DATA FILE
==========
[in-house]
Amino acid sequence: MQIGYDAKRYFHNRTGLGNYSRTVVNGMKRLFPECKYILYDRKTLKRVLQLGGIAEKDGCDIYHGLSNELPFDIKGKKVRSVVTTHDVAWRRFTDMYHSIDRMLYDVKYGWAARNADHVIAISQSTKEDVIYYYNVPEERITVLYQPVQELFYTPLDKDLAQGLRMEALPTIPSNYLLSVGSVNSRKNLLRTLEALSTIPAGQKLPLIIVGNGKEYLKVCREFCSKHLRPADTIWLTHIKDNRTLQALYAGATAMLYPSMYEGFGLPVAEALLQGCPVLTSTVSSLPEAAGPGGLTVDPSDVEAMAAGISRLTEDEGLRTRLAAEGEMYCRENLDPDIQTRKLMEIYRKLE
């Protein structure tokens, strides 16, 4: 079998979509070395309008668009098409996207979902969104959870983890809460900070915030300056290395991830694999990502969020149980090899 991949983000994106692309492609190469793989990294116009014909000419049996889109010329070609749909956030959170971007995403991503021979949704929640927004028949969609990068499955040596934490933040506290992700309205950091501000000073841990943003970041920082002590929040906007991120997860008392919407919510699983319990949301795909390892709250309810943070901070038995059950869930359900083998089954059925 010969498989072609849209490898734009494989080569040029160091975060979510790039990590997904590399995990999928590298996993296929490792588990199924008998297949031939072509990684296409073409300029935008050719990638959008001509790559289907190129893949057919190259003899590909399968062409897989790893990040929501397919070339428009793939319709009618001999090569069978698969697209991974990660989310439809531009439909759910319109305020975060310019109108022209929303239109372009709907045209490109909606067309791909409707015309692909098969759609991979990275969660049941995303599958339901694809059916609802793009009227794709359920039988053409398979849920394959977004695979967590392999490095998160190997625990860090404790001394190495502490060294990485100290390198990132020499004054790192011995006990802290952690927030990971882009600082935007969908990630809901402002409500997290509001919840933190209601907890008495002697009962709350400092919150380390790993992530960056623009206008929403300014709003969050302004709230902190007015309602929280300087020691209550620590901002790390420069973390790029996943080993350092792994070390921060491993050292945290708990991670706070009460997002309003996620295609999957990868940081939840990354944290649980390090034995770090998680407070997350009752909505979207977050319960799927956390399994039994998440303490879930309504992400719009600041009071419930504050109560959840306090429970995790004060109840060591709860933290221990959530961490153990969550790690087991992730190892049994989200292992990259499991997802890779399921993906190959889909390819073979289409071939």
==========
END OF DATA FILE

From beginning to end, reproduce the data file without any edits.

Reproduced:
[in-house]
Amino acid sequence: MQIGYDAKRYFHNRTGLGNYSRTVVNGMKRLFPECKYILYDRKTLKRVLQLGGIAEKDGCDIYHGLSNELPFDIKGKKVRSVVTTHDVAWRRFTDMYHSIDRMLYDVKYGWAARNADHVIAISQSTKEDVIYYYNVPEERITVLYQPVQELFYTPLDKDLAQGLRMEALPTIPSNYLLSVGSVNSRKNLLRTLEALSTIPAGQKLPLIIVGNGKEYLKVCREFCSKHLRPADTIWLTHIKDNRTLQALYAGATAMLYPSMYEGFGLPVAEALLQGCPVLTSTVSSLPEAAGPGGLTVDPSDVEAMAAGISRLTEDEGLRTRLAAEGEMYCRENLDPDIQTRKLMEIYRKLE
């Protein structure tokens, strides 16, 4: 079998979509070395309008668009098409996207979902969104959870983890809460900070915030300056290395991830694999990502969020149980090899 991949983000994106692309492609190469793989990294116009014909000419049996889109010329070609749909956030959170971007995403991503021979949704929640927004028949969609990068499955040596934490933040506290992700309205950091501000000073841990943003970041920082002590929040906007991120997860008392919407919510699983319990949301795909390892709250309810943070901070038995059950869930359900083998089954059925 010969498989072609849209490898734009494989080569040029160091975060979510790039990590997904590399995990999928590298996993296929490792588990199924008998297949031939072509990684296409073409300029935008050719990638959008001509790559289907190129893949057919190259003899590909399968062409897989790893990040929501397919070339428009793939319709009618001999090569069978698969697209991974990660989310439809531009439909759910319109305020975060310019109108022209929303239109372009709907045209490109909606067309791909409707015309692909098969759609991979990275969660049941995303599958339901694809059916609802793009009227794709359920039988053409398979849920394959977004695979967590392999490095998160190997625990860090404790001394190495502490060294990485100290390198990132020499004054790192011995006990802290952690927030990971882009600082935007969908990630809901402002409500997290509001919840933190209601907890008495002697009962709350400092919150380390790993992530960056623009206008929403300014709003969050302004709230902190007015309602929280300087020691209550620590901002790390420069973390790029996943080993350092792994070390921060491993050292945290708990991670706070009460997002309003996620295609999957990868940081939840990354944290649980390090034995770090998680407070997350009752909505979207977050319960799927956390399994039994998440303490879930309504992400719009600041009071419930504050109560959840306090429970995790004060109840060591709860933290221990959530961490153990969550790690087991992730190892049994989200292992990259499991997802890779399921993906190959889909390819073979289409071939």